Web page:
Sex Hereditary Determination


Concerns the determination of the gonads. In mammals, determination strictly
chromosomal; not influenced by the environment. Most cases- female = XX; male=
XY Every individual organism has atleast one X Chromosome. Since the female has
2 X chromosomes, each of her eggs posses one X chromosome. The male posses an X
and a Y, so therefore the male can produce 2 kinds of sperm, one with an X
chromosome and one with a Y chromosome. If an offspring receives an X and a Y,
then it will be a male. TheY chromosome carries a gene that encodes a testis
determining factor. If a person had an innumerable number of x chromosomes and
one y chromosome, they would be male. If a person is born with only a single x
chromosome and no second x or y, then they develop as a female, but are
infertile.(not able to maintain ovarian follicles) More Primary Sex
Determination- In the is absence of the Y chromosome , the primordial gonad body
develops into ovaries. the ovary then produces the estrogenic hormones, which
contains estrogen and other such hormones, enabling the development of the
Mullerian duct into the uterus, fallopian tubes, and upper end of the vagina. In
the presence of Y chromosome, the testes form. The testes secrete two major
enzymes. The first hormone, AMH(anti-Mulllerian duct hormone), destroys to
Mullerian duct. The second, testosterone, stimulates the masculinization of the
fetus. During this process the penis, scrotum, and other male anatomical
structures form. The development of the primordial breast is inhibited. The
body, therefore, has the female phenotype unless it is altered by two hormones
created in the fetal testes. The development of gonads is the only fetal organ
development process that has the chance of developing into more than one organ
(under normal circumstances and barring mutations). The primordial gonad can
develop into either an ovary or a testis. Before the gonad develops into the
testes or ovary, it first goes through an indifferent stage, also known as a
bipotential stage, during which time it has neither male or female
characteristics. In humans, the primordial gonad first develops in the 4th week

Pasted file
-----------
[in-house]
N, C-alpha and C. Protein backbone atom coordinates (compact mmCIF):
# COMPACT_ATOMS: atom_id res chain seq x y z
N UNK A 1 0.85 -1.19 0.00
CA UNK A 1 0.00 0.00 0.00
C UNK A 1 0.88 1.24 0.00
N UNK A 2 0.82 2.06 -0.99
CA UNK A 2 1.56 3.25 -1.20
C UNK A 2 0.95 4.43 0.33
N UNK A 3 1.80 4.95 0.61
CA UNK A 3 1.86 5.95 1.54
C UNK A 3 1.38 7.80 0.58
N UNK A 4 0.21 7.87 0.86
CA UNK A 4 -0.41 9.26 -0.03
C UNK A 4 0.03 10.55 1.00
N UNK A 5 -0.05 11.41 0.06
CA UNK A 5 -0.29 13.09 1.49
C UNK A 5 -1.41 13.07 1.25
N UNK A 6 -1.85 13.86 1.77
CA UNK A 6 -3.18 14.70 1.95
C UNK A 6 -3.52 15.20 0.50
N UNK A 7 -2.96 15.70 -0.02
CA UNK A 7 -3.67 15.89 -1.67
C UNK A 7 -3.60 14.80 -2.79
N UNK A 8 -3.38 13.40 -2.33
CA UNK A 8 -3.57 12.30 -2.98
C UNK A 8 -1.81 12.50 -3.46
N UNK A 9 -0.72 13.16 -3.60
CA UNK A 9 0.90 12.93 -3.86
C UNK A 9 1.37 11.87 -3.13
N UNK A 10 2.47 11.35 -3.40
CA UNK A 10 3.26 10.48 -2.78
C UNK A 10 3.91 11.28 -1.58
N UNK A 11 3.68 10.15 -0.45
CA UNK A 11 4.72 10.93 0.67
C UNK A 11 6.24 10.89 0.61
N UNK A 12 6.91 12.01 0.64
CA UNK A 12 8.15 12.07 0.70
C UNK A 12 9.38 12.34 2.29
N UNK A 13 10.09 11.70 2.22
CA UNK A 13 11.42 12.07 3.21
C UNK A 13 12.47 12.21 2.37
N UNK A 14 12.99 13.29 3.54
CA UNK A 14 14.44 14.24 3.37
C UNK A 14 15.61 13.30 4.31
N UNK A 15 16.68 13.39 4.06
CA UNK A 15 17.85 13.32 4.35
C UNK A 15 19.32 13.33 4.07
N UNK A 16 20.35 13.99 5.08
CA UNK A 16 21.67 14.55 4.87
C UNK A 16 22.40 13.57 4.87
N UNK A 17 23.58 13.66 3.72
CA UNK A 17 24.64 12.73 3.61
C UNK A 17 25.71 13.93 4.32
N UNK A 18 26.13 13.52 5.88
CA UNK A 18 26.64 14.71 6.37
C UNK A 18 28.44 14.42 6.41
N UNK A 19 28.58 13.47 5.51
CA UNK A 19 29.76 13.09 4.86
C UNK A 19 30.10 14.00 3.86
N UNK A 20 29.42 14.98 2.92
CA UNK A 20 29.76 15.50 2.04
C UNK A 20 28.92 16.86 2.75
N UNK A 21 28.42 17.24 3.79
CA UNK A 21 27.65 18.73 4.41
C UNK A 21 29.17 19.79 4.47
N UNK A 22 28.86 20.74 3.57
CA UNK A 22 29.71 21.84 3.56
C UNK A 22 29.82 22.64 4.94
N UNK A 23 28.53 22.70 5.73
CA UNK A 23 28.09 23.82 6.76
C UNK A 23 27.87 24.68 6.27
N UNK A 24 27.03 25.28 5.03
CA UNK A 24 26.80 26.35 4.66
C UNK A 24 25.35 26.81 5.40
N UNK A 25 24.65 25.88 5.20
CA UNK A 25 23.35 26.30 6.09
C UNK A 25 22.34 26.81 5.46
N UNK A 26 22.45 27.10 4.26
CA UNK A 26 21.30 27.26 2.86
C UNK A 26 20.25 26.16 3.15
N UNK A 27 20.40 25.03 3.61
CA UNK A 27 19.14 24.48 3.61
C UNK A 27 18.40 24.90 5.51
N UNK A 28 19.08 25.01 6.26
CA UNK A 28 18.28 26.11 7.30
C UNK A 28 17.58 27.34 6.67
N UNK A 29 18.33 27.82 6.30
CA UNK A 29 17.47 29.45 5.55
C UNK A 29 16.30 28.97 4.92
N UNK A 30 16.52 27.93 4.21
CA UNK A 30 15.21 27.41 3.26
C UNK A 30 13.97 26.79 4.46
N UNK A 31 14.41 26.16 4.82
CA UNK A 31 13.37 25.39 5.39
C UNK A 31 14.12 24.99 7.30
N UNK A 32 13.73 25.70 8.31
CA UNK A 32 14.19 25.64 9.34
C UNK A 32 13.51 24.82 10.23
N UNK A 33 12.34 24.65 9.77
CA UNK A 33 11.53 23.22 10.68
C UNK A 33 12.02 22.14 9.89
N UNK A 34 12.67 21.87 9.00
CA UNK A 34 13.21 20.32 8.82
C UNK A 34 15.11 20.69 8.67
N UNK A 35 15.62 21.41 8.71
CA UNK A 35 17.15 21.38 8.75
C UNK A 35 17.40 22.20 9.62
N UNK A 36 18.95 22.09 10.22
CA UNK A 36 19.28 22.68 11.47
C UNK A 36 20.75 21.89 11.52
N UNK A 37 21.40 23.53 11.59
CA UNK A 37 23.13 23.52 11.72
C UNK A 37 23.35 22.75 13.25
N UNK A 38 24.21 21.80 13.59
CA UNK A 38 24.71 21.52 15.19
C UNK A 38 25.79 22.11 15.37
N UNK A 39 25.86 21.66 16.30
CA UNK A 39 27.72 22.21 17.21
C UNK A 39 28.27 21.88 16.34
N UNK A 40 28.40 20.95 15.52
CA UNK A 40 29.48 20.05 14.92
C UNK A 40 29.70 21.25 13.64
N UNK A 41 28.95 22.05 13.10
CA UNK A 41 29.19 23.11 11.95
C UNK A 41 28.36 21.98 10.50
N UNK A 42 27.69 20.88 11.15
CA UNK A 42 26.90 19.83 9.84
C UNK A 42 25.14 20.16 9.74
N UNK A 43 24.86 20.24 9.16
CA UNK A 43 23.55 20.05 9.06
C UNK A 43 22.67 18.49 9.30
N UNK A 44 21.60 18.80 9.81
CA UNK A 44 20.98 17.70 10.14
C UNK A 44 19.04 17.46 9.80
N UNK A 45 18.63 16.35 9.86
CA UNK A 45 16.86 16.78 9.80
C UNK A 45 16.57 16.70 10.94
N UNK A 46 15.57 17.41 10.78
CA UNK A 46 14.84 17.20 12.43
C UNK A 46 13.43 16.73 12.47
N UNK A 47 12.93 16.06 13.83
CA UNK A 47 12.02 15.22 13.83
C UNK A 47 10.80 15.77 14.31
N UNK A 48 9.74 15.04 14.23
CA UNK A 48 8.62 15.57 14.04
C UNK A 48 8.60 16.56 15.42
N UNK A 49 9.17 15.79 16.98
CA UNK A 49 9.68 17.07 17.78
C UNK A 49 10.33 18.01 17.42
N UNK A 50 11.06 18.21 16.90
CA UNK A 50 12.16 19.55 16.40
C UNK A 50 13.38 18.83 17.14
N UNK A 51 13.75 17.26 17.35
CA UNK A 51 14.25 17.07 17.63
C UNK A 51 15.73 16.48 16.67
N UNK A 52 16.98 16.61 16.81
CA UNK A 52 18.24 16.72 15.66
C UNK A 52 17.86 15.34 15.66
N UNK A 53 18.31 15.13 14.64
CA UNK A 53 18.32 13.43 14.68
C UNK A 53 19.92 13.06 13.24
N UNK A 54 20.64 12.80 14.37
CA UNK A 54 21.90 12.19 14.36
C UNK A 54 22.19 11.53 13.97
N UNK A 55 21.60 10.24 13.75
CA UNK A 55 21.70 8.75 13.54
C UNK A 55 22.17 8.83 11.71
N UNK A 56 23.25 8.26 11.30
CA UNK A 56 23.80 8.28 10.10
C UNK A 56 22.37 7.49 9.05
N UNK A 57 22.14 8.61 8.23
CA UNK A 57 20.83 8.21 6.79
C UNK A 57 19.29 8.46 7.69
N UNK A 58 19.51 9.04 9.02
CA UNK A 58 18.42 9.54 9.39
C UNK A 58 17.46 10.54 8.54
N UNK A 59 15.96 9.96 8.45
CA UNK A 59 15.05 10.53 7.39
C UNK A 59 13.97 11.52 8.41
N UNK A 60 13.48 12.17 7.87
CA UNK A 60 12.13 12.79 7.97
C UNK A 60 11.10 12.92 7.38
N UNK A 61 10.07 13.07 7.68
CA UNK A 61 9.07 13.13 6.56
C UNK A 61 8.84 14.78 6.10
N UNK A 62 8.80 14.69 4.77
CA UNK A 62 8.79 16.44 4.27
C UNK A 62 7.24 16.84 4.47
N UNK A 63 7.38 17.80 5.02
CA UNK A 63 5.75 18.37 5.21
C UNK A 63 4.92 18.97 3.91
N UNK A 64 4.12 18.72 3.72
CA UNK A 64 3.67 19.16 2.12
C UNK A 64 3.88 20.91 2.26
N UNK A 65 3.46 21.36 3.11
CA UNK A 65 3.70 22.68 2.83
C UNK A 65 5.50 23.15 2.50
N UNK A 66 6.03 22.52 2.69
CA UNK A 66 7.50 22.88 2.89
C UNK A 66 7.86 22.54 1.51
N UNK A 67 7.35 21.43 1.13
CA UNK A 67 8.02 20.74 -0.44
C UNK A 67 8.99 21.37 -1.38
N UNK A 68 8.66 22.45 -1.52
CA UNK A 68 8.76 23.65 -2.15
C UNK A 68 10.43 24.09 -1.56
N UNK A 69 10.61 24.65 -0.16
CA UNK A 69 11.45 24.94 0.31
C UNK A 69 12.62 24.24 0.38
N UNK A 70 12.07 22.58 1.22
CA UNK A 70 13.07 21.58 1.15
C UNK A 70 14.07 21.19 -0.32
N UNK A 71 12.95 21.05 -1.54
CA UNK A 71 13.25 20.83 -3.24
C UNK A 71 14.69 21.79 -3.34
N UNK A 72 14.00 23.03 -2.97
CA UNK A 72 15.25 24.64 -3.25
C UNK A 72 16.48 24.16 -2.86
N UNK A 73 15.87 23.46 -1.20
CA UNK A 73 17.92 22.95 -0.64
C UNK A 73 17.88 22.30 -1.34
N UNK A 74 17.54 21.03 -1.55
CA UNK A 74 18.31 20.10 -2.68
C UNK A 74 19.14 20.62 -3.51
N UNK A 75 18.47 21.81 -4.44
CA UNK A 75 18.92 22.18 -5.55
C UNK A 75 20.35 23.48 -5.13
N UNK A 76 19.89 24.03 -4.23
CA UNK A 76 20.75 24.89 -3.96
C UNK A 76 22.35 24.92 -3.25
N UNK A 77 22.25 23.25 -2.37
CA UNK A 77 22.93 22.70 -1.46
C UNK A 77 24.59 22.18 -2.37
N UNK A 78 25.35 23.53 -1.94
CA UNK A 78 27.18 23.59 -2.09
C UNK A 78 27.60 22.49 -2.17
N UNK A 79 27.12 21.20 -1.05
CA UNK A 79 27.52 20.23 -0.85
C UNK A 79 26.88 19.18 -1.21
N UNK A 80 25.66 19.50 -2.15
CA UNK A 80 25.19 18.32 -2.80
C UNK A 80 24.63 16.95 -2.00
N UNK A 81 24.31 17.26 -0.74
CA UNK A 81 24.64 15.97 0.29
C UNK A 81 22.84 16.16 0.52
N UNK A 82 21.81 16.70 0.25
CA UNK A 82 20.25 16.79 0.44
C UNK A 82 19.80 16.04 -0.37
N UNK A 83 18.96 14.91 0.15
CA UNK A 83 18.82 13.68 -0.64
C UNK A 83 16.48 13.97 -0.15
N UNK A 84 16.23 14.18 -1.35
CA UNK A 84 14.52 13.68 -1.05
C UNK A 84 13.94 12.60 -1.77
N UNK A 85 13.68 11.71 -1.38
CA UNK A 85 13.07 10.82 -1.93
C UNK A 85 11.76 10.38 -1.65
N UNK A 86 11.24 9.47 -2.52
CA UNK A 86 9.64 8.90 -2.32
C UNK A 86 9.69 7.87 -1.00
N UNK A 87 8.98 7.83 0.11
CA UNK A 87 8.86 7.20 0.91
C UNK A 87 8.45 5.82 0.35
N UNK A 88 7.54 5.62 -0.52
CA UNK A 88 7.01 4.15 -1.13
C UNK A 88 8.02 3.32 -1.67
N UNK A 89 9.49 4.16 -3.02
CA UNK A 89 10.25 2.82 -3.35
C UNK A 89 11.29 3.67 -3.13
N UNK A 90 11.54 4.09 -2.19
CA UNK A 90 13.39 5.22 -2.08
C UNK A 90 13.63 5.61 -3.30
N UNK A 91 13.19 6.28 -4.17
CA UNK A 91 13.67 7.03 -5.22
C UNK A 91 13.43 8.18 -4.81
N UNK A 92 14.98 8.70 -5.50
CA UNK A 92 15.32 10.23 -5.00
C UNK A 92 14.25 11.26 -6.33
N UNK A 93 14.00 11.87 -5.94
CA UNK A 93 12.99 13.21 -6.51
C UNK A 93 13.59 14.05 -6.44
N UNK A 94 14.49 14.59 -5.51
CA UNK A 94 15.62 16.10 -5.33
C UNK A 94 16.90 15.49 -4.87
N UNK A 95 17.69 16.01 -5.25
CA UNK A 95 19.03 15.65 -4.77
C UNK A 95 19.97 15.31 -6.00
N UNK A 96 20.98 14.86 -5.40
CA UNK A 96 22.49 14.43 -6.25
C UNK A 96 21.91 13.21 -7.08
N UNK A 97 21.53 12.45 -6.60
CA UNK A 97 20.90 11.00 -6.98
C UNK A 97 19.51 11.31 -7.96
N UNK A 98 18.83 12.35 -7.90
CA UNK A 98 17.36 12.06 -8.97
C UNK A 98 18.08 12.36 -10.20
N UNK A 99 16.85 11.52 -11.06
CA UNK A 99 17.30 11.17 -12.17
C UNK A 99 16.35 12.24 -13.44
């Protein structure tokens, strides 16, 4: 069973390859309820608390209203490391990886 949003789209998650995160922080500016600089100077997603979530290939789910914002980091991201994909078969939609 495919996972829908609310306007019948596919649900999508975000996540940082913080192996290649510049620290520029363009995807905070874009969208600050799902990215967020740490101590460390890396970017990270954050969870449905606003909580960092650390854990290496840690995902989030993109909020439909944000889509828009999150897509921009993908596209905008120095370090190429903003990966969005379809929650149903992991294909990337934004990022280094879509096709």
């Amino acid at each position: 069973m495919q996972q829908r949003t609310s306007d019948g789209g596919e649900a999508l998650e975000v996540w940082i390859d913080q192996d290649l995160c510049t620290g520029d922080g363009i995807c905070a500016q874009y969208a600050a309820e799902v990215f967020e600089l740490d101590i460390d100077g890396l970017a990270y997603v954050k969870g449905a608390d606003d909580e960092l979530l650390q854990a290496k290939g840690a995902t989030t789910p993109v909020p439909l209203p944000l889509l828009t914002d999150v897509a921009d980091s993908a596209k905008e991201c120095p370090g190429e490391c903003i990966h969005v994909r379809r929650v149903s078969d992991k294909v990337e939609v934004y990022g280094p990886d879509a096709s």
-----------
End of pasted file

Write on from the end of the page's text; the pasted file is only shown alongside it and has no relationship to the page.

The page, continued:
and remains indifferent until the 7th week. Sex Determinant genes- In humans,
the major genes for the testis determining factor reside on the short arm of the
Y chromosome. Individuals born with the short arm of the Y chromosome, but not
the long are males. Those born with the long end but not the short are actually
female. Through scientific research on XX males and XY females, the position of
the testis-determining gene has been narrowed down to a small region. On the
short arm of the Y chromosome there is believed to be an area called the HMG
box, which stands for high-mobility group box. This HMG box is believed to
contain the genetic information to establish masculinity. There are two known
major genes in this HMG box that are believed to have an effect on the
determining of sex, SRY and SOX9. SRY (sex-determining region of the Y) is found
in XY males, is absent from XX females, is found in the rare XX males, and is
absent in the XY females. Many XY women were found to have a point mutation in
the SRY gene, which would prevent the SRY protein from binding to the DNA. Since
humans are difficult to study, Scientists found a different way to study this
gene. In mice, there is a gene homologous to SRY, which is named Sry. the mouse
gene also correlates with the presence of testes; it is present in XX males and
absent in XY females. To further test this theory of Sry being the testes
determining gene, scientists injected the Sry sequence into XX fertilized mice
zygotes. In most instances the mice developed testes and the rest of the male
accessory organs, but werent fertile(the presence of two X chromosomes
prevents sperm formation in both mice and men). This is the majority of the
evidence supporting this gene as the one that determines whether you are male or
female. The function of SOX9 is unclear. If a male is born without a functional
copy of SOX9, then a syndrome called campomelic dysplasia develops. It involves
numerous skeletal and organ systems. If born without SOX9, the male child dies
soon there after from distress arising from defective bronchia and tracheas.

However, 3/4 of those males born without SOX9 phenotypicaly appear to be females
or hermaphrodites. Since SOX9 is on the Y Chromosome, almost all women

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